Speech and Swallow therapy for stroke | Apokos
Timing:10 am -7 pm
speech and swallow therapy


A stroke can be a life changing event, leaving patients bed-ridden, physically and mentally disabled. The treatment for stroke is more effective if the patient is admitted to the hospital immediately, without any delay. Hospitalisation and medical treatment alone are not sufficient for the patient to get back to normal. A rehabilitation programme is necessary for helping them regain their independence and become more functional. The most common outcomes of a stroke are slurred speech and difficulty in chewing or swallowing. Hence, a speech and swallow therapy is required to bring back the patient to normalcy.

Speech and Swallow Therapy – What does it involve?

A speech and swallow therapy is conducted on a patient who is not unable to communicate and consume food on their own. This programme is conducted regularly, to attain the best possible results. The processes involved in this therapy are:

Cognitive training:

This focuses on the receptiveness of the patient, which is the ability to understand the words of others trying to communicate with the patient. Cognitive training helps the patient resume communication with others effectively as they gain an understanding of the latter’s verbal as well as non-verbal speech.

Language therapy:

This is commonly called speech therapy. In this session, the patient is trained to use language as a means of communication. Generally, after a stroke, it becomes difficult for the patient to speak and use language. Language therapy encourages the patient to make an effort to speak normally again.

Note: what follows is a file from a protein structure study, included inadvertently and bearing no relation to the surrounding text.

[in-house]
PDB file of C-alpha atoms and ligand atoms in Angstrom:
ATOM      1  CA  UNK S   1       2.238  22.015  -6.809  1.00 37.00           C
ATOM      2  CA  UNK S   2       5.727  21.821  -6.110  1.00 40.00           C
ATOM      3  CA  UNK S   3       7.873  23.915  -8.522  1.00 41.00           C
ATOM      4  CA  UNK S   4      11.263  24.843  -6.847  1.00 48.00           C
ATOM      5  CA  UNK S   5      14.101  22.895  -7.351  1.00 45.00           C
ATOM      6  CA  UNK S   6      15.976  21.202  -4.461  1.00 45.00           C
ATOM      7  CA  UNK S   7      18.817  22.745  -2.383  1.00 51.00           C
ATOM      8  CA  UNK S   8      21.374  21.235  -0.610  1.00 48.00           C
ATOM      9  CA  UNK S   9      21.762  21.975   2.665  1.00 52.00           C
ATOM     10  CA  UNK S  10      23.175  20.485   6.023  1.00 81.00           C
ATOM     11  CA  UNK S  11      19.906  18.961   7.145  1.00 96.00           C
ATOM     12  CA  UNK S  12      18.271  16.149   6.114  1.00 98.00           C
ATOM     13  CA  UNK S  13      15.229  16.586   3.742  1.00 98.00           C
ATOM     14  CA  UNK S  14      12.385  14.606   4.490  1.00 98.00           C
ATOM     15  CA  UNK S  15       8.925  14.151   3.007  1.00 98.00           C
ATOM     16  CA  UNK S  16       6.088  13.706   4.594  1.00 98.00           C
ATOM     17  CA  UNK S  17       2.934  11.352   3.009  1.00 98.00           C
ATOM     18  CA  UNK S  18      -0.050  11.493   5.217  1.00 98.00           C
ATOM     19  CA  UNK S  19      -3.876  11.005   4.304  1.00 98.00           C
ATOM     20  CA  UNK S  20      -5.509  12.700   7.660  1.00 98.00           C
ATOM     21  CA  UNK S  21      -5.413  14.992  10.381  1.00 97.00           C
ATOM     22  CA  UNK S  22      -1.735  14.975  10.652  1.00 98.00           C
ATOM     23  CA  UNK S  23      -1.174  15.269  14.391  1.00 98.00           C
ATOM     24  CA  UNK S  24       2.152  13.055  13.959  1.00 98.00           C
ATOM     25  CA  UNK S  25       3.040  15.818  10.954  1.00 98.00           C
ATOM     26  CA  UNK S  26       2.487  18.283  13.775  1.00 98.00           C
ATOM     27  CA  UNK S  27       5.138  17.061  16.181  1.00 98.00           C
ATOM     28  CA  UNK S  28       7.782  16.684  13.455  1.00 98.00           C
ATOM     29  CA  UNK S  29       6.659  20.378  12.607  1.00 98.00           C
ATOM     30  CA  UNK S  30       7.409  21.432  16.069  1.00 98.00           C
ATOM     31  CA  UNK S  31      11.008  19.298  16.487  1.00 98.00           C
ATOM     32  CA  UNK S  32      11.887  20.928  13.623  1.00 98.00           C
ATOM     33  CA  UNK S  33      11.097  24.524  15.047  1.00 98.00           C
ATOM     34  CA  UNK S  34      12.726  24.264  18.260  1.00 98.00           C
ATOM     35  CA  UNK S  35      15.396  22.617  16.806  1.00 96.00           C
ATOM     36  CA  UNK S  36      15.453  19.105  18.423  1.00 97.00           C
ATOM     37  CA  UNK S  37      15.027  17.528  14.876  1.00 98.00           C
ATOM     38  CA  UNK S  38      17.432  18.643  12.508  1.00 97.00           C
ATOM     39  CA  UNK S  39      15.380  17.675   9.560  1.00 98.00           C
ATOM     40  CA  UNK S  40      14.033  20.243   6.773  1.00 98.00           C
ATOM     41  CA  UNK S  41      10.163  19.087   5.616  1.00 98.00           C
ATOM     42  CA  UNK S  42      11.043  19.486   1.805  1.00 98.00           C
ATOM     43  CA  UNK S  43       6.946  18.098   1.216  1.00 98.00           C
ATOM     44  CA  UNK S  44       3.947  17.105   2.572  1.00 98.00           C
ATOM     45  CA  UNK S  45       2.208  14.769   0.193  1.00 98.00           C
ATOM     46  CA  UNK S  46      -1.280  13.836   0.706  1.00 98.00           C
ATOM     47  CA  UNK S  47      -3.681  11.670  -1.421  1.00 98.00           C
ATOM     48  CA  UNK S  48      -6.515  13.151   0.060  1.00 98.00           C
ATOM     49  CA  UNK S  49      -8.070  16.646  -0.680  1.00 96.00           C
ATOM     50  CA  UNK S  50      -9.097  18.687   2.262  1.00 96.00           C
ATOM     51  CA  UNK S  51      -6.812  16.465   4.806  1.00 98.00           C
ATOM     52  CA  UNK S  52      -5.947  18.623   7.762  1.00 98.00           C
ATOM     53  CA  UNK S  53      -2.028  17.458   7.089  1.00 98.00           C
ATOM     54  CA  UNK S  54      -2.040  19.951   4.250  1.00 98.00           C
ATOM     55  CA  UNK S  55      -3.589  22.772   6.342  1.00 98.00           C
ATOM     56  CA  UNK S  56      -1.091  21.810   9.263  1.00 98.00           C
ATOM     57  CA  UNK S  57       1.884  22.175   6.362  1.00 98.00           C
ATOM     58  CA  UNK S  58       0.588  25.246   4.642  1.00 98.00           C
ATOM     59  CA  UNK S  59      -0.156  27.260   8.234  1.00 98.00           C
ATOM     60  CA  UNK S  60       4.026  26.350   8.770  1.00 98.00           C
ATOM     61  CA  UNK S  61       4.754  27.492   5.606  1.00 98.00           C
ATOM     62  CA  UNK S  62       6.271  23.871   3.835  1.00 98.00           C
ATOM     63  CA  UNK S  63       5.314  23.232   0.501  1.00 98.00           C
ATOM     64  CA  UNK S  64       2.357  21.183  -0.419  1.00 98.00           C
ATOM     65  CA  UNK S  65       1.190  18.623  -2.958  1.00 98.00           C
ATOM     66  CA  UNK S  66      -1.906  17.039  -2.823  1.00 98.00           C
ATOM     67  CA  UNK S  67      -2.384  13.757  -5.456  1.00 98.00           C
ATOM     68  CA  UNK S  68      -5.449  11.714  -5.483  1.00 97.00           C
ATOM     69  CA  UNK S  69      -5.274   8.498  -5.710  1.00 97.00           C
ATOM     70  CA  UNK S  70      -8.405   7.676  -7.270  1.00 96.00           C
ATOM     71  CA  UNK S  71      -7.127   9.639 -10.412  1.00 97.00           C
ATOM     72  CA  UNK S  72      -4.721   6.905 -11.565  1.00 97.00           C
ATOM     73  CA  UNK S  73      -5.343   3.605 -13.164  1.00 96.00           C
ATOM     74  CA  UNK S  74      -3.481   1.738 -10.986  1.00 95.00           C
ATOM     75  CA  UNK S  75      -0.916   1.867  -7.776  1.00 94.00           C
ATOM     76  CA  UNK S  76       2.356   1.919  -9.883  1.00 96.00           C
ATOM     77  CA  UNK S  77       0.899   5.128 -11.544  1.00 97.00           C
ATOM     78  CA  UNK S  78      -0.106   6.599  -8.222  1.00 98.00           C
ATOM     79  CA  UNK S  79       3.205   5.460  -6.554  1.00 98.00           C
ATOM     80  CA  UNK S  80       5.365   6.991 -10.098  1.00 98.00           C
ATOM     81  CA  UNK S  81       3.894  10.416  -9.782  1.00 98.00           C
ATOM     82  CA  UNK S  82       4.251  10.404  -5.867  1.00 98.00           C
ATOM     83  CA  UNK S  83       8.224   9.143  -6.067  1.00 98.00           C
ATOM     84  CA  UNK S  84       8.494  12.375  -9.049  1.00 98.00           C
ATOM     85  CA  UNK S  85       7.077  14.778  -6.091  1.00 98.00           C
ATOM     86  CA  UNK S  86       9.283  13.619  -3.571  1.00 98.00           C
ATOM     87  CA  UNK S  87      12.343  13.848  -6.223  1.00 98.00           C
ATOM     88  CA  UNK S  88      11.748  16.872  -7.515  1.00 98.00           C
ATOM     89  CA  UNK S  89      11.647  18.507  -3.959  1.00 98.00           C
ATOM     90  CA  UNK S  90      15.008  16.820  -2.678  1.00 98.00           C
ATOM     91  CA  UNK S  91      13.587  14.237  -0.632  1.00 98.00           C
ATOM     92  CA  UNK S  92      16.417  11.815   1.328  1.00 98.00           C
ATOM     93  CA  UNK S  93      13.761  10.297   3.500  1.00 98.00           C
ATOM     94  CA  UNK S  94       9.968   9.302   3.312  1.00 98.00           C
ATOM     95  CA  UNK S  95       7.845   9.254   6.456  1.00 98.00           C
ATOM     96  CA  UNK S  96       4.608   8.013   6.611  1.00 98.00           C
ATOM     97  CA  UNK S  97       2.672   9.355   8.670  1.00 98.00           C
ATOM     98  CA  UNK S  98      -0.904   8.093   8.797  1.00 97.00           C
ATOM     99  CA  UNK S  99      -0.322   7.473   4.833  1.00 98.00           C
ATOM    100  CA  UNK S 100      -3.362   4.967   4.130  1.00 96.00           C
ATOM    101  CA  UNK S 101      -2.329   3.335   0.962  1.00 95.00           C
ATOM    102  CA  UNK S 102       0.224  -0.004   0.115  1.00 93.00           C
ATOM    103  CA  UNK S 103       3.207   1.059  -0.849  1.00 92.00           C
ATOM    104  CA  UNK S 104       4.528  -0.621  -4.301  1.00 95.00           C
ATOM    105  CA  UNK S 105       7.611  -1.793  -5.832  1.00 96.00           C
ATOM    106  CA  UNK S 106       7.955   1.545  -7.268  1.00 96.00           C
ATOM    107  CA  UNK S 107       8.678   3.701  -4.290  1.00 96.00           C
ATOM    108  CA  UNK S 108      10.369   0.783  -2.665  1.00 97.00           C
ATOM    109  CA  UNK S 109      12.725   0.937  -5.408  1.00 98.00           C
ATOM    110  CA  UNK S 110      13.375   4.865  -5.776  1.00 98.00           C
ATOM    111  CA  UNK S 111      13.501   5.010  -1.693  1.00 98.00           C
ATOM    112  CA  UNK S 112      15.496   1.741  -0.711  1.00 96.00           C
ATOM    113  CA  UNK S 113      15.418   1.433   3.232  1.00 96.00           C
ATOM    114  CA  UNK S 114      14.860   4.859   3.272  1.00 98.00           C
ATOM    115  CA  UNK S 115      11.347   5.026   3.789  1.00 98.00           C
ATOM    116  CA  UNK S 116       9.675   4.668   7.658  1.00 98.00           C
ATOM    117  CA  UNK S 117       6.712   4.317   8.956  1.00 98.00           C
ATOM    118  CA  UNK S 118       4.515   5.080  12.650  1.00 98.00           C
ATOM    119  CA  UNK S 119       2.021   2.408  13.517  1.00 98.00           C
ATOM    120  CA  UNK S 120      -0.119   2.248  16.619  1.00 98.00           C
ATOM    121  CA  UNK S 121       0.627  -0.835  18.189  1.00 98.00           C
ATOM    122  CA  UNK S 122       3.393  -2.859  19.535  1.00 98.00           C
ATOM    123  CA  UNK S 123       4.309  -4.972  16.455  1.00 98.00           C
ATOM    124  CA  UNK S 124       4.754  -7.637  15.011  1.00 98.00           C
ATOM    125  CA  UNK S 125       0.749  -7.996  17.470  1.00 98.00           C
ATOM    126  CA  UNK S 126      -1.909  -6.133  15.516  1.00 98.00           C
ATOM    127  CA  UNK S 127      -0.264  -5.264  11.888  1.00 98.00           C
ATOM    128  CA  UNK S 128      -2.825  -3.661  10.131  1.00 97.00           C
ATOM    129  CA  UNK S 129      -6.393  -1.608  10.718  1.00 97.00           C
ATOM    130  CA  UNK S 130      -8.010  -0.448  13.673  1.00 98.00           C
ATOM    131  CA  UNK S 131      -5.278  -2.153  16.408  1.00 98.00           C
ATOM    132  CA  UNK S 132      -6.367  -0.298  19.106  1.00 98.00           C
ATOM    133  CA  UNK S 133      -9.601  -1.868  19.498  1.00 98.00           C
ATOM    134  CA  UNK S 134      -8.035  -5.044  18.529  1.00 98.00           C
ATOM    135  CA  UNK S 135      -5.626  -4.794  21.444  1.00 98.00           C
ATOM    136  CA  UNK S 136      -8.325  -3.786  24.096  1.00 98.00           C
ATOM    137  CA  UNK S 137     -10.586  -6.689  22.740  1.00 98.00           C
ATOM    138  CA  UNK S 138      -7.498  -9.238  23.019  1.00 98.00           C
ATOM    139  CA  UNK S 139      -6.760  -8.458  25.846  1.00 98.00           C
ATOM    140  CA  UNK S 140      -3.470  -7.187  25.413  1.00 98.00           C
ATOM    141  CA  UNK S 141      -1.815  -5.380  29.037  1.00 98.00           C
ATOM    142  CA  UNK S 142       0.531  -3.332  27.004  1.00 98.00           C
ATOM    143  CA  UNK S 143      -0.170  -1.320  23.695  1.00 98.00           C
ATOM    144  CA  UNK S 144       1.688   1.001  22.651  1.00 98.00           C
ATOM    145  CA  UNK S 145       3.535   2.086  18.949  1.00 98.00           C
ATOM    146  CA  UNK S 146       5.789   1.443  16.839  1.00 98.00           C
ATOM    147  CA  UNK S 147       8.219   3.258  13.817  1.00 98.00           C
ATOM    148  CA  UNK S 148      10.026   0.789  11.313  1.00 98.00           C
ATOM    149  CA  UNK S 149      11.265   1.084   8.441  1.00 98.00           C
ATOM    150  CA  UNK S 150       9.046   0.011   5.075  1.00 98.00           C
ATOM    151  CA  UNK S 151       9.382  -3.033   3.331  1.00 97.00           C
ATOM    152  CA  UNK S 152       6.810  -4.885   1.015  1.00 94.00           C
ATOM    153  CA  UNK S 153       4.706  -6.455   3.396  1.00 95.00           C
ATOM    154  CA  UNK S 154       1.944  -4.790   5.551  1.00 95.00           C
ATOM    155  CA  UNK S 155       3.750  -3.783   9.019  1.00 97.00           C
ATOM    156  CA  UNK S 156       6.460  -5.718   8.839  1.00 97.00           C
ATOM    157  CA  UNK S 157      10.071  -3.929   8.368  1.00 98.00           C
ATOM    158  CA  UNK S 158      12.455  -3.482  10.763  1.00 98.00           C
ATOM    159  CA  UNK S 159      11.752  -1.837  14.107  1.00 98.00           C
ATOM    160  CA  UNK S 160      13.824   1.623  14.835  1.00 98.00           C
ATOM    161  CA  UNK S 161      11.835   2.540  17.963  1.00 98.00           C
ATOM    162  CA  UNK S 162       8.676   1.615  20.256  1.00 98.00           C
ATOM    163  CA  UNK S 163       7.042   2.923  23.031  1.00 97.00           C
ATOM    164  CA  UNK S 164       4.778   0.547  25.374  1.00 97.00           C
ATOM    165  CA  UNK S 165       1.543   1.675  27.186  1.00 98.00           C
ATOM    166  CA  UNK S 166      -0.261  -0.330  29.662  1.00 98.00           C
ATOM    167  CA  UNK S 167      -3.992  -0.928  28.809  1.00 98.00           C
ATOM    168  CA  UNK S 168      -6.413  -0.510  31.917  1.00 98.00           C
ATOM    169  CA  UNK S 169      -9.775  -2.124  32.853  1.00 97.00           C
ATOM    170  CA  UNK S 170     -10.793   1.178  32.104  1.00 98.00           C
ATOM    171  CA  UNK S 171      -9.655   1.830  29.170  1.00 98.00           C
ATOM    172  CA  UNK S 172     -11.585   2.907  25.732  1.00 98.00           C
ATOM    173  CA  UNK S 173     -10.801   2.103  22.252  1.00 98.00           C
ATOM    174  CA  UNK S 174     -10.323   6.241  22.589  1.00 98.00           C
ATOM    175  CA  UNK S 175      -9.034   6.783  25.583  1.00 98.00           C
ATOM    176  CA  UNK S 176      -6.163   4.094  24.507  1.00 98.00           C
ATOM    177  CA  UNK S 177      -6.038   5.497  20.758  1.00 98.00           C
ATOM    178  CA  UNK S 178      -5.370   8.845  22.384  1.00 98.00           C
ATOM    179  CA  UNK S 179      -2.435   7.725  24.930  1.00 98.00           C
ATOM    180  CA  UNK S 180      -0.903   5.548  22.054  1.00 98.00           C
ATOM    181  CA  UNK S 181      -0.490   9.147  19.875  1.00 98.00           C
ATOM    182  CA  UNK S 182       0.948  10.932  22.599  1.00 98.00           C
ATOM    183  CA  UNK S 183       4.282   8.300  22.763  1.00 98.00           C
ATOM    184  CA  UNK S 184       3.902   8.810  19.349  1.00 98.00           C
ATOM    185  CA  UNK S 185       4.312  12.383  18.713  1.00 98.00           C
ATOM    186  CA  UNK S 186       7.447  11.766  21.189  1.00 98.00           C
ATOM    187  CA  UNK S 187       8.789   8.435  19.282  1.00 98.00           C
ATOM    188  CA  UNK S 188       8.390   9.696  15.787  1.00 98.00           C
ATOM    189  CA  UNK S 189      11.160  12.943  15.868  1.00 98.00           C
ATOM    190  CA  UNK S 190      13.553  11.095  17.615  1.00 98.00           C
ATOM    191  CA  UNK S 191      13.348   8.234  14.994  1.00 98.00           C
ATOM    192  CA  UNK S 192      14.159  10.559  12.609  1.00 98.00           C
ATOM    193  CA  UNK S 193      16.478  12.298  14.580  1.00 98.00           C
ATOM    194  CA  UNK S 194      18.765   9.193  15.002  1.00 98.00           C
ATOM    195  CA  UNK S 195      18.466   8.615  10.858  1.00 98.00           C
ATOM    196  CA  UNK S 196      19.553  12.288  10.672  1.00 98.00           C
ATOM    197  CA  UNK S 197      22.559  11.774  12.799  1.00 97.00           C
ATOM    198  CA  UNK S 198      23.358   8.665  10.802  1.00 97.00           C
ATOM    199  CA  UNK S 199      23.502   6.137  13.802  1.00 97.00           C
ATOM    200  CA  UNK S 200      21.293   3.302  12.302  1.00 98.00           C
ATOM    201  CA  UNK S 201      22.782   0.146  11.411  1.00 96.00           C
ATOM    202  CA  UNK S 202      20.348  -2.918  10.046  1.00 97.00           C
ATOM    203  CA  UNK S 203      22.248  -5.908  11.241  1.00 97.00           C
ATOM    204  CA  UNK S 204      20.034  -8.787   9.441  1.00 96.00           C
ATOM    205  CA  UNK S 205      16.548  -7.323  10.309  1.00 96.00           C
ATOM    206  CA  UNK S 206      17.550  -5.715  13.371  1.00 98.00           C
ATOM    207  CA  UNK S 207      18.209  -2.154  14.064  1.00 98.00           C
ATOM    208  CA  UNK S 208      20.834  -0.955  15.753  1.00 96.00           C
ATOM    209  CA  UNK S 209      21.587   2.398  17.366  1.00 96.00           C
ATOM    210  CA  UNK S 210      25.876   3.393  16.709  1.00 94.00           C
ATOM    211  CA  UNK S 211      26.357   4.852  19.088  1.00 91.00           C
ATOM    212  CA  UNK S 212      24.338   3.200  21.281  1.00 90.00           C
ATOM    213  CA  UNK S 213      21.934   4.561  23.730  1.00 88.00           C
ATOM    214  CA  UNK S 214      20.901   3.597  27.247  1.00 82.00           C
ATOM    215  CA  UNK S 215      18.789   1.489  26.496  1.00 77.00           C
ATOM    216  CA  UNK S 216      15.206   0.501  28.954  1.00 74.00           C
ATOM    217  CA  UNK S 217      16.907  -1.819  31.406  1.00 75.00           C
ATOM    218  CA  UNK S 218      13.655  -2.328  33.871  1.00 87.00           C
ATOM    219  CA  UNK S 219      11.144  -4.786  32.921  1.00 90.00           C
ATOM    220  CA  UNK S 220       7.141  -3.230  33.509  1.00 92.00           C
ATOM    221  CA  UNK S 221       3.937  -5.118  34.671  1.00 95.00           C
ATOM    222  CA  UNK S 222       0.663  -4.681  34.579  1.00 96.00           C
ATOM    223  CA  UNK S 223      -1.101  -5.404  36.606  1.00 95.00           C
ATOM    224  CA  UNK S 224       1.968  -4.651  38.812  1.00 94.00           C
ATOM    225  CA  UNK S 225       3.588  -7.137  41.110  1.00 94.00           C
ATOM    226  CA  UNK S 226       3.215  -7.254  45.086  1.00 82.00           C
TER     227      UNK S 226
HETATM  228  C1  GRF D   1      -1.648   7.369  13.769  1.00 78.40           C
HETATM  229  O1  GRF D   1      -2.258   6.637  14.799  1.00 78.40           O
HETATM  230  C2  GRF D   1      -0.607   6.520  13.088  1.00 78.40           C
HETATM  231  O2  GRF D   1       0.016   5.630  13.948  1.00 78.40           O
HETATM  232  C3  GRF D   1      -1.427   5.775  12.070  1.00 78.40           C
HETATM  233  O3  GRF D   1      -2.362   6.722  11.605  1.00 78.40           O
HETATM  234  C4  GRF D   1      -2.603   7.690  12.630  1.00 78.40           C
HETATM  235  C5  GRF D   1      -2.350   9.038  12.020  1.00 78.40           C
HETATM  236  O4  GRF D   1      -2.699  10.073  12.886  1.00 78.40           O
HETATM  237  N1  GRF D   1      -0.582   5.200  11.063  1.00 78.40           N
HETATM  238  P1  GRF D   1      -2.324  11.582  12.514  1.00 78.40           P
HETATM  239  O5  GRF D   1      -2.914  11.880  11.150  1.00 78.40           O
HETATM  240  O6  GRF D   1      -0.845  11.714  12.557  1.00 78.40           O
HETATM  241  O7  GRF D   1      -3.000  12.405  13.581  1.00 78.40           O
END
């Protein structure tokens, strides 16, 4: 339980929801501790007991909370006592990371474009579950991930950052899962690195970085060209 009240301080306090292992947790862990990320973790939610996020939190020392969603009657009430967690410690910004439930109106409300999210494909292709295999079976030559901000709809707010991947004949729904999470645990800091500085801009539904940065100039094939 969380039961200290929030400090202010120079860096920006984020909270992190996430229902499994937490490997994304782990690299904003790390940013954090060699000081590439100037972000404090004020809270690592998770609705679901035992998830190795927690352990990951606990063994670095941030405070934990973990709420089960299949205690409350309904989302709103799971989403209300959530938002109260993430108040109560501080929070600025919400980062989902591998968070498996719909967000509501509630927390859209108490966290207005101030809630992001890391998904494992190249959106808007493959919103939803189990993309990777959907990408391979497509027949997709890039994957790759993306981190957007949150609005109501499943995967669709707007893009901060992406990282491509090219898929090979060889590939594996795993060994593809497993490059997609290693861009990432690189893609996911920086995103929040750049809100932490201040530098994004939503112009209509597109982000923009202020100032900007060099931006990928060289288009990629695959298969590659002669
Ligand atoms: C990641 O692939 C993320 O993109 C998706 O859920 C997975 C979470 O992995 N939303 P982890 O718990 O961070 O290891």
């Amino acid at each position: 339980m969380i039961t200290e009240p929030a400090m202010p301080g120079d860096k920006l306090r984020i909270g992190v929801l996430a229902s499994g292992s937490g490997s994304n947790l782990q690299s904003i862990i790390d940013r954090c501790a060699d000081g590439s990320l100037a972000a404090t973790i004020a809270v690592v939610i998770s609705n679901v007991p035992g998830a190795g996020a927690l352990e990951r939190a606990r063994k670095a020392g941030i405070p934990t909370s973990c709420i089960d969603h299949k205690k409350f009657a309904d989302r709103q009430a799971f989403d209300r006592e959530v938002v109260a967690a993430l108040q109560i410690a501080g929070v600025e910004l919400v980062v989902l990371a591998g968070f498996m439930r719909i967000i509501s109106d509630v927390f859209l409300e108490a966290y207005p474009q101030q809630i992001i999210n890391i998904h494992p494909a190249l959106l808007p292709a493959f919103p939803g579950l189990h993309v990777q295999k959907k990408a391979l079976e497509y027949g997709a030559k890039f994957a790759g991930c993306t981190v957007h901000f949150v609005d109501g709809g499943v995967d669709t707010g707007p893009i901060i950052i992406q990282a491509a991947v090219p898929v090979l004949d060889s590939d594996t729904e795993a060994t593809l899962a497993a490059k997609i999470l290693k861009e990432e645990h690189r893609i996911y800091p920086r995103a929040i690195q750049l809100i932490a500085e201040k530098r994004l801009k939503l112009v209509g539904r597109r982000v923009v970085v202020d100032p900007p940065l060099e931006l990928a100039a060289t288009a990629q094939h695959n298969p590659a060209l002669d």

Vocal training:

This training triggers the oral motor, which is an integral part of the entire speech and communication therapy. Often, the voice of the patient becomes distorted after a stroke and they are not able to speak well. A therapist makes the patient speak and accordingly works on their voice modulation. This helps the patient regain their confidence to speak.

Non-verbal communication training:

Seriously affected stroke patients are not able to engage in verbal communication for a long period of time. Such patients are trained in non-verbal communication. This involves computer-boosted speech mechanisms which will allow the patient to exchange words with others. A trainer guides the patient throughout the programme,until the patient completely learns how to communicate through this instrument.

Swallowing therapy: A stroke leaves the entire head and its nearby areas seriously affected. Hence, swallowing food and water is a major concern for the stroke patient, due to which they are fed through a Ryle’s tube. Due to the fragile situation of the patient, a liquid diet or mush is recommended. Initially, a therapist helps the patient swallow liquid food. Training on a regular basis, with liquid-based food items, helps the patient regain their ability to swallow and consume food on their own.

Fluency training: As the patient gradually regains their ability to speak, they are trained by a therapist, to increase their pace of forming sentences and holding a simple conversation.

Speech and swallow therapy involves intensive training and the usage of computer-boosted speech mechanisms. This therapy is conducted by rehabilitation hospitals like ApoKOS, where the patient is provided with regular training and they regain their independence as soon as possible. For more details, visit https://apokosrehab.com/